With The Master, Paul Thomas Anderson has continued to grow as a director. He employs a lot of stunning visuals thanks in large part to cinematographer Mihai Malaimare Jr. Anderson has also reteamed with Johnny Greenwood of Radiohead. Greenwood scored There Will Be Blood and he provides another great score here. At times the score is tense and unsettling, while being lucid and dreamlike in others. At times the film feels like visual and auditory poetry. Anderson knows when to use such stylish elements and also when to pull back and allow the actors and script to stand on their own.

The script is very well written. The characters are all three dimensional and the dialogue is intelligent whilst remaining natural. The film also raises some interesting questions. One that I noticed is who is the real master? The obvious answer is Lancaster Dodd seeing as he views Quell as an assignment who he intends to reform and transform into his protégé. But Quell could be using Dodd solely for his own gain, planning to drop Dodd once he’s acquired what he wants. And what of Dodd’s wife Peggy? She may not seem it, but she clearly has a lot of power over her husband. Which one is the true master? The Master also raises some interesting questions about the nature of cults, the power religion has over people, the effectiveness of religion in solving problems, and how one finds their path after being disillusioned. I don’t pretend to know the answers to all these questions. I have my theories and ideas but I don’t want to share them here and now, in part because I feel The Master will require more time and at least one more viewing before I can make a firm judgement on what it all means, and in part because I don’t want to reveal anything which can be considered a spoiler.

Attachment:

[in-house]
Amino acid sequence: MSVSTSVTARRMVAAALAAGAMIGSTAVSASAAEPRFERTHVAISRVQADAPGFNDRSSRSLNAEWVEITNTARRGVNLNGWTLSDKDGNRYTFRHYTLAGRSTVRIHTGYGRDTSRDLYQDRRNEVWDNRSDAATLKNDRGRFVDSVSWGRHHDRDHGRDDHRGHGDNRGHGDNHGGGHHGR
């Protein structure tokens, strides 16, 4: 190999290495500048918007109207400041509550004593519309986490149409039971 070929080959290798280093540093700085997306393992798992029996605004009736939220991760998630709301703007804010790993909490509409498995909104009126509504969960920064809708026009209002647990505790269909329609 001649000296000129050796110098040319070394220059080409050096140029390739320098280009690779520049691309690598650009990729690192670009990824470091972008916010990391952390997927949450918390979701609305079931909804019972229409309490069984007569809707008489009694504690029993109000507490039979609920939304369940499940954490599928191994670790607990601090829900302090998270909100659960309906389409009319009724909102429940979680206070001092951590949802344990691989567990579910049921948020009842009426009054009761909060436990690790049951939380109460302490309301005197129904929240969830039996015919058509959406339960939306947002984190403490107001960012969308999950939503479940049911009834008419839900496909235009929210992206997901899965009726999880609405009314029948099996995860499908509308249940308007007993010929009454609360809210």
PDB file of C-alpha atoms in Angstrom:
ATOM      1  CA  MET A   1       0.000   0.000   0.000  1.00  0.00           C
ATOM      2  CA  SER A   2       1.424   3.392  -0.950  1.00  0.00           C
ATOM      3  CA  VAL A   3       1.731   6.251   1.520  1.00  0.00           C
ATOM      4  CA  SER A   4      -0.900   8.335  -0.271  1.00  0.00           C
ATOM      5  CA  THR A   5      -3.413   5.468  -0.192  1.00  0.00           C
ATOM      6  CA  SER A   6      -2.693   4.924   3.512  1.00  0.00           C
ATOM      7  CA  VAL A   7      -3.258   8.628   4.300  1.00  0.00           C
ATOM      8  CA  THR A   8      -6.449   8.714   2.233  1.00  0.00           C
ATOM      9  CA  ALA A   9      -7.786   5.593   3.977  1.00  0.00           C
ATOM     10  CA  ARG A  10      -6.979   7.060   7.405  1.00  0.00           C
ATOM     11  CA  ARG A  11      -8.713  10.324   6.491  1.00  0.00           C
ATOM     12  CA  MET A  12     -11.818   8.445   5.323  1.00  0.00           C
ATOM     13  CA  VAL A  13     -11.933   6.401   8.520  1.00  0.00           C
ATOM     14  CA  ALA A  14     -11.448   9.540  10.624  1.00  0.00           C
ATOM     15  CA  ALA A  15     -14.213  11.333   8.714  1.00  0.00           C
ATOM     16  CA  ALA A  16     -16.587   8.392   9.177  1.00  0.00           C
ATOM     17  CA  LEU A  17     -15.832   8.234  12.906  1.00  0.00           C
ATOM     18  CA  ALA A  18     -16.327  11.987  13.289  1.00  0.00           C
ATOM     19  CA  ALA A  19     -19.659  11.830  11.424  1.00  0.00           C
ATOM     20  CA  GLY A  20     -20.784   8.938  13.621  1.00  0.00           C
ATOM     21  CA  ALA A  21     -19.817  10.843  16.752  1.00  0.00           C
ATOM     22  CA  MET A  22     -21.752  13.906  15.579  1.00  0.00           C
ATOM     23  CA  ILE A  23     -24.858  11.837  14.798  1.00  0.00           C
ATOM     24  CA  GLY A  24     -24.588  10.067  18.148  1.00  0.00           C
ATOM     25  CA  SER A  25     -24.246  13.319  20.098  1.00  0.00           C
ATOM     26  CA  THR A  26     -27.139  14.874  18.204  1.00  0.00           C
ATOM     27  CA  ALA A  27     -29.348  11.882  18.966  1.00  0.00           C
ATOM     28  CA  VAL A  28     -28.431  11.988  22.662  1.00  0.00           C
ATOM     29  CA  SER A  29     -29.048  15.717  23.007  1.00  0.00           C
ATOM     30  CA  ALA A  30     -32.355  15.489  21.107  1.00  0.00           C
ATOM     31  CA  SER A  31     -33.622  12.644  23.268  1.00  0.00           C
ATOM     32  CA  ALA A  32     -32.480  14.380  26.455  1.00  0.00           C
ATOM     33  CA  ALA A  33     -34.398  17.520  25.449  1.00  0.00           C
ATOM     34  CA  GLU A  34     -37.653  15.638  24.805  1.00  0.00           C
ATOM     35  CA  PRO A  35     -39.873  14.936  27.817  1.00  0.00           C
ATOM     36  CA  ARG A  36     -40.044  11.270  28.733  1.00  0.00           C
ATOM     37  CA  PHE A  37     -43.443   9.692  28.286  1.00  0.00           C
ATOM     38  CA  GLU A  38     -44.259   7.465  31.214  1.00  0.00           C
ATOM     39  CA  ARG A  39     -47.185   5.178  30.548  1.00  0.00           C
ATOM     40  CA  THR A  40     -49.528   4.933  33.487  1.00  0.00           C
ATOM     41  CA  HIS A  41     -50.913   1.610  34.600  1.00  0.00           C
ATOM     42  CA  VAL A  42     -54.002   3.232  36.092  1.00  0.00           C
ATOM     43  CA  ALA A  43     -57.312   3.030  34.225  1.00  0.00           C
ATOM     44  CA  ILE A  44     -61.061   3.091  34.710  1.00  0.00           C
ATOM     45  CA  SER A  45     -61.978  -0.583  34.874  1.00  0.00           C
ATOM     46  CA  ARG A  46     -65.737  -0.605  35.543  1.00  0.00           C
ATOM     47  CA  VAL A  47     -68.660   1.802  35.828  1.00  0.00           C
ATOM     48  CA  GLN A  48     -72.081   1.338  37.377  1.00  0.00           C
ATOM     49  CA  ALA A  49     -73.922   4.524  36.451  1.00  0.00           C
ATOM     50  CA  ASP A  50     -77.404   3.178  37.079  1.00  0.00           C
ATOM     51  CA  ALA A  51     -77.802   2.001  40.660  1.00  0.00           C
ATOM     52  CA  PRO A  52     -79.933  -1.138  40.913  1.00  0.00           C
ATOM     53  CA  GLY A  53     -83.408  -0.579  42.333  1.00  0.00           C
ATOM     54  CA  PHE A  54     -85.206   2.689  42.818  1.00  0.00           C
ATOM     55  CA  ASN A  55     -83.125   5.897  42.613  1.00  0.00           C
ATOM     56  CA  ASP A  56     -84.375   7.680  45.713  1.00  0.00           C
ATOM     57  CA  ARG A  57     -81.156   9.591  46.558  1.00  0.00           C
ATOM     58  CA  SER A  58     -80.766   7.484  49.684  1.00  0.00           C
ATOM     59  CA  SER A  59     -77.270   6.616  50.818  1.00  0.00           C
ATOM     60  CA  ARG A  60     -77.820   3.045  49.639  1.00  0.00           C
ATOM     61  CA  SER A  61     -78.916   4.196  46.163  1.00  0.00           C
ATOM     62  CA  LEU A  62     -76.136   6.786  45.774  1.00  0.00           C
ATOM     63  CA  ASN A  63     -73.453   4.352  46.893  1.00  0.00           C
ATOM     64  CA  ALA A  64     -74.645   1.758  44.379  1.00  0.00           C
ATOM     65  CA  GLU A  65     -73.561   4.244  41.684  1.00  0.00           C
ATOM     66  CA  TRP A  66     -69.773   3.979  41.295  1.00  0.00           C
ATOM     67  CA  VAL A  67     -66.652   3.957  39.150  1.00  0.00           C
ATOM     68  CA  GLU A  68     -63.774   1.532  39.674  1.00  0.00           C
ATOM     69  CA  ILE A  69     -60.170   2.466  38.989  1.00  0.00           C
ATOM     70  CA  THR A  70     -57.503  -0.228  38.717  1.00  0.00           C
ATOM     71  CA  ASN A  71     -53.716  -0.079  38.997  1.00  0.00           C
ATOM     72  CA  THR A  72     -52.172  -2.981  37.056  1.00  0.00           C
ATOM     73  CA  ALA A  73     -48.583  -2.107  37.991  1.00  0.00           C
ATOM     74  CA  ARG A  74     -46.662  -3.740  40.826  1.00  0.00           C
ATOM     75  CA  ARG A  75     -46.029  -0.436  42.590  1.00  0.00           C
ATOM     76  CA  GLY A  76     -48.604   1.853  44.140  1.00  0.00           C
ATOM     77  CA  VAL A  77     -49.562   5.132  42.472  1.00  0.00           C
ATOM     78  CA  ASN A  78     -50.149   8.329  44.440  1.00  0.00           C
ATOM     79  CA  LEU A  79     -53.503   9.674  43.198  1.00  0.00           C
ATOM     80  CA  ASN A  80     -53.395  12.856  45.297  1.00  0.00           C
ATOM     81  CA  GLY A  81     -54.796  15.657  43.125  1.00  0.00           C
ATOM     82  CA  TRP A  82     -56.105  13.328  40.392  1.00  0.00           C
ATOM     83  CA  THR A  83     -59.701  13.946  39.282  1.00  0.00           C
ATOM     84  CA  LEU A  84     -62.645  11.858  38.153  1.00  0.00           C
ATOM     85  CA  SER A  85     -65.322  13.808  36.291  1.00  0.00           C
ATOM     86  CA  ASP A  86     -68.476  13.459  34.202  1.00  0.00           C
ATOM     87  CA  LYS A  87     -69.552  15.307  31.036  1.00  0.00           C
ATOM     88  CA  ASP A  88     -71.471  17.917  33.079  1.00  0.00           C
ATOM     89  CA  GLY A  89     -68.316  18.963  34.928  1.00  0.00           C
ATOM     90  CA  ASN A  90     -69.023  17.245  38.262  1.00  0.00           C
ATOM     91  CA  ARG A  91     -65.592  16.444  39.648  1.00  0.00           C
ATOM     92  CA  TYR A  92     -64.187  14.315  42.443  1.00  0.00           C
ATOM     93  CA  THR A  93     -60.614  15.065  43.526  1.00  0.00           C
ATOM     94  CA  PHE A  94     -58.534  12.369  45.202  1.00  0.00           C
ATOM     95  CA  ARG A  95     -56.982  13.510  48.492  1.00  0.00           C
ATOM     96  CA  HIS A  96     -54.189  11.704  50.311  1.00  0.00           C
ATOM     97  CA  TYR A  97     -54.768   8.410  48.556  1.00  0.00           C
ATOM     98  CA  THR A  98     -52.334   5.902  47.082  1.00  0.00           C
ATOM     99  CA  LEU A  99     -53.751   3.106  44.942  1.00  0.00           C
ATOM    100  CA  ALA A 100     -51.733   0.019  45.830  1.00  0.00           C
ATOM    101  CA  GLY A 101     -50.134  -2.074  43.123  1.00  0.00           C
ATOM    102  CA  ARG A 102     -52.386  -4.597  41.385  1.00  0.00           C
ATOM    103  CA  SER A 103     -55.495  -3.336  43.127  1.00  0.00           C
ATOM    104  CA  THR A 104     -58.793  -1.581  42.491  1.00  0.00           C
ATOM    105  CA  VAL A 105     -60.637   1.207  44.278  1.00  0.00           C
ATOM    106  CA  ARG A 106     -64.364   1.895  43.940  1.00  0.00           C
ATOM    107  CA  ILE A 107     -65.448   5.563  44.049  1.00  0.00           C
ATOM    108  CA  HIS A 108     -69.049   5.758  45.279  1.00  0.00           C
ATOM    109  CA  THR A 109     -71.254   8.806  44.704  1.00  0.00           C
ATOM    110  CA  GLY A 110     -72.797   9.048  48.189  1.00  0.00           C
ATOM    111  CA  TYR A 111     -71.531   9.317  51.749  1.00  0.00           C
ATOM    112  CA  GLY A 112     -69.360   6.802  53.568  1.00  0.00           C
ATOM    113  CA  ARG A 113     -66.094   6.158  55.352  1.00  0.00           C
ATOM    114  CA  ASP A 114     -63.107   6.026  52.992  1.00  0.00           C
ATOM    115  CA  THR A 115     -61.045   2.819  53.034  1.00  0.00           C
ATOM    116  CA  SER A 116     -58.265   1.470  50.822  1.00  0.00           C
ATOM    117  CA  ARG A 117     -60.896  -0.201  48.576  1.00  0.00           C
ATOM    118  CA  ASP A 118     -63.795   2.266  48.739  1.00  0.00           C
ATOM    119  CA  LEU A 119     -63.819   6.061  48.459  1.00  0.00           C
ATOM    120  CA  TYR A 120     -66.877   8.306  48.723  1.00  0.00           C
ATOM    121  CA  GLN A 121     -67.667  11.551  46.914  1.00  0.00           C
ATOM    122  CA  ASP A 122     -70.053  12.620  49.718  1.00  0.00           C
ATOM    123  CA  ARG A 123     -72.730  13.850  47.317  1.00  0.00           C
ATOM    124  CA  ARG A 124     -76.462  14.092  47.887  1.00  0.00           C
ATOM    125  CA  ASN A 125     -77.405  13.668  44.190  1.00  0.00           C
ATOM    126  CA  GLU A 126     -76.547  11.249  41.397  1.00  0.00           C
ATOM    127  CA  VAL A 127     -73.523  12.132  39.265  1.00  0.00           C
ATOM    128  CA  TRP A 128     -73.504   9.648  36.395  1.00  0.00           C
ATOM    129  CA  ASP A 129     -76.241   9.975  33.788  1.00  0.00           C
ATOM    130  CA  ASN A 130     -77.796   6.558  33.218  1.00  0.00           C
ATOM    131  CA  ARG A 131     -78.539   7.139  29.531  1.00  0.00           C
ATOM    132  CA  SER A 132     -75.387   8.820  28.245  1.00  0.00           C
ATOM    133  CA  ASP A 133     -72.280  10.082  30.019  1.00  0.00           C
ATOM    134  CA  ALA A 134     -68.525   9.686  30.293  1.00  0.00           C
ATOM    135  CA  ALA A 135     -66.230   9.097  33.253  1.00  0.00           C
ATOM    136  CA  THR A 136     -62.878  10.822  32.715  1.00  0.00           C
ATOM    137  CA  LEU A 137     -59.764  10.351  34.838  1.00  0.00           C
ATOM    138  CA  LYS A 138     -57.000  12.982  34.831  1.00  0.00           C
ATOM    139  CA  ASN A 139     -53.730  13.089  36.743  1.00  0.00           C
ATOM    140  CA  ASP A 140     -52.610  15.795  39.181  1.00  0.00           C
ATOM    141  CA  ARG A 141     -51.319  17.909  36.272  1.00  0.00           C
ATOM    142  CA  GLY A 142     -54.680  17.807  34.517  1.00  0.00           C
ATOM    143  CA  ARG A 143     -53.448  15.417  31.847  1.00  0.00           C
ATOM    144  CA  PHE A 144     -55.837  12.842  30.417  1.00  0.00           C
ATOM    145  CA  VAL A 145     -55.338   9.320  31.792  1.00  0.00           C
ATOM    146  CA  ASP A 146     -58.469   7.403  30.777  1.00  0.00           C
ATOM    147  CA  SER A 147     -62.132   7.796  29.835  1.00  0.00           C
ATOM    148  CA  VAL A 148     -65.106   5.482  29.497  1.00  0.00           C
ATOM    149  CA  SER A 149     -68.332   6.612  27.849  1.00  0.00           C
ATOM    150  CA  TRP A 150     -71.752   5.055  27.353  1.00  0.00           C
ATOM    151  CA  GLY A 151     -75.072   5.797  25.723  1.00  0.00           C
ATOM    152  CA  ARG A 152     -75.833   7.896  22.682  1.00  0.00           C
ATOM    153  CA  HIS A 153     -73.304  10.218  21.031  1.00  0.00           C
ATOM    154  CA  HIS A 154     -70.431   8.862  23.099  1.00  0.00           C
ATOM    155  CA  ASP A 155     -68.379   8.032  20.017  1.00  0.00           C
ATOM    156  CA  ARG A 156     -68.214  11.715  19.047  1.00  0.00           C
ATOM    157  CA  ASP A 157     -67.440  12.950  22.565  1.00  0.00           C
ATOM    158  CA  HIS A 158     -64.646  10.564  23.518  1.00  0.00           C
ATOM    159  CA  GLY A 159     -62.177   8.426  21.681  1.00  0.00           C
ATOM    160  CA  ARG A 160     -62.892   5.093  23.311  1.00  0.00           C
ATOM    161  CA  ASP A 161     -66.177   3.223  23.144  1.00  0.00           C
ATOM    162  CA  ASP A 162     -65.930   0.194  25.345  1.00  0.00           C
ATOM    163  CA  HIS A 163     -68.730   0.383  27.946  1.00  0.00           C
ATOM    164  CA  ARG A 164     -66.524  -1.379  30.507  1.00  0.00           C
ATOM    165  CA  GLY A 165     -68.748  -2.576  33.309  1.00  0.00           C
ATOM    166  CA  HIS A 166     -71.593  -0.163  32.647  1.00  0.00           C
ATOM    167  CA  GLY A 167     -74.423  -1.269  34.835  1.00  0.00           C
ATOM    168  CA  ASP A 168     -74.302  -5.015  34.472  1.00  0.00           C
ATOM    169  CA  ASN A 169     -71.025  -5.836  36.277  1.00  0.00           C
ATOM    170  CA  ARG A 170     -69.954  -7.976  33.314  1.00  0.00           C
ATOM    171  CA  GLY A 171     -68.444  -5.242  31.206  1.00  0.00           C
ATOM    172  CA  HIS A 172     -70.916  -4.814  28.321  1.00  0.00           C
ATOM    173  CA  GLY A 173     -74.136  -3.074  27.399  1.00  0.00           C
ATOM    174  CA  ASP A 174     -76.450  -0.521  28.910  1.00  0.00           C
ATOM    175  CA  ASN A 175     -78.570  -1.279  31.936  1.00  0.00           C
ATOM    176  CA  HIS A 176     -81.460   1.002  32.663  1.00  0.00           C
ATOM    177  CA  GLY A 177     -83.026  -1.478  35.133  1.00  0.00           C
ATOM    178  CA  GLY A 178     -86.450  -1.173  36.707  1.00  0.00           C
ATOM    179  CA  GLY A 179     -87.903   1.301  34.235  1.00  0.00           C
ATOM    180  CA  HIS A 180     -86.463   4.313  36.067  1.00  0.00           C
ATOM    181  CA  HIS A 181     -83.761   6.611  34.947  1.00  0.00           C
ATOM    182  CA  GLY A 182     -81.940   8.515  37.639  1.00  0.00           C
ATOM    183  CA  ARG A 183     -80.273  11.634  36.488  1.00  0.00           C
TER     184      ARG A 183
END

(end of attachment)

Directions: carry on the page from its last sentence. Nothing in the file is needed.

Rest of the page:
The Master is a film that won’t work for everyone. It’s a long film with a slow pace, there are several bizarre scenes, and Quell can be a very unpleasant character. As a result, it’s a film that won’t click for everyone. Fortunately the film clicked with me in a big way. This is easily one of my favourite films of the year. I haven’t been hit by a film this way since Moonrise Kingdom. The filmmaking is excellent on all levels, performances are great with Phoenix and Hoffman guaranteed to get Oscar nominations, and this is also a very challenging film which made me think and is very ambitious. Like I said this won’t work for several audiences. If you’re just looking to be entertained by a film than look elsewhere. But if you’re the type of cinema goer who loves to be challenged and made to think by a film then you owe it to yourself to see The Master.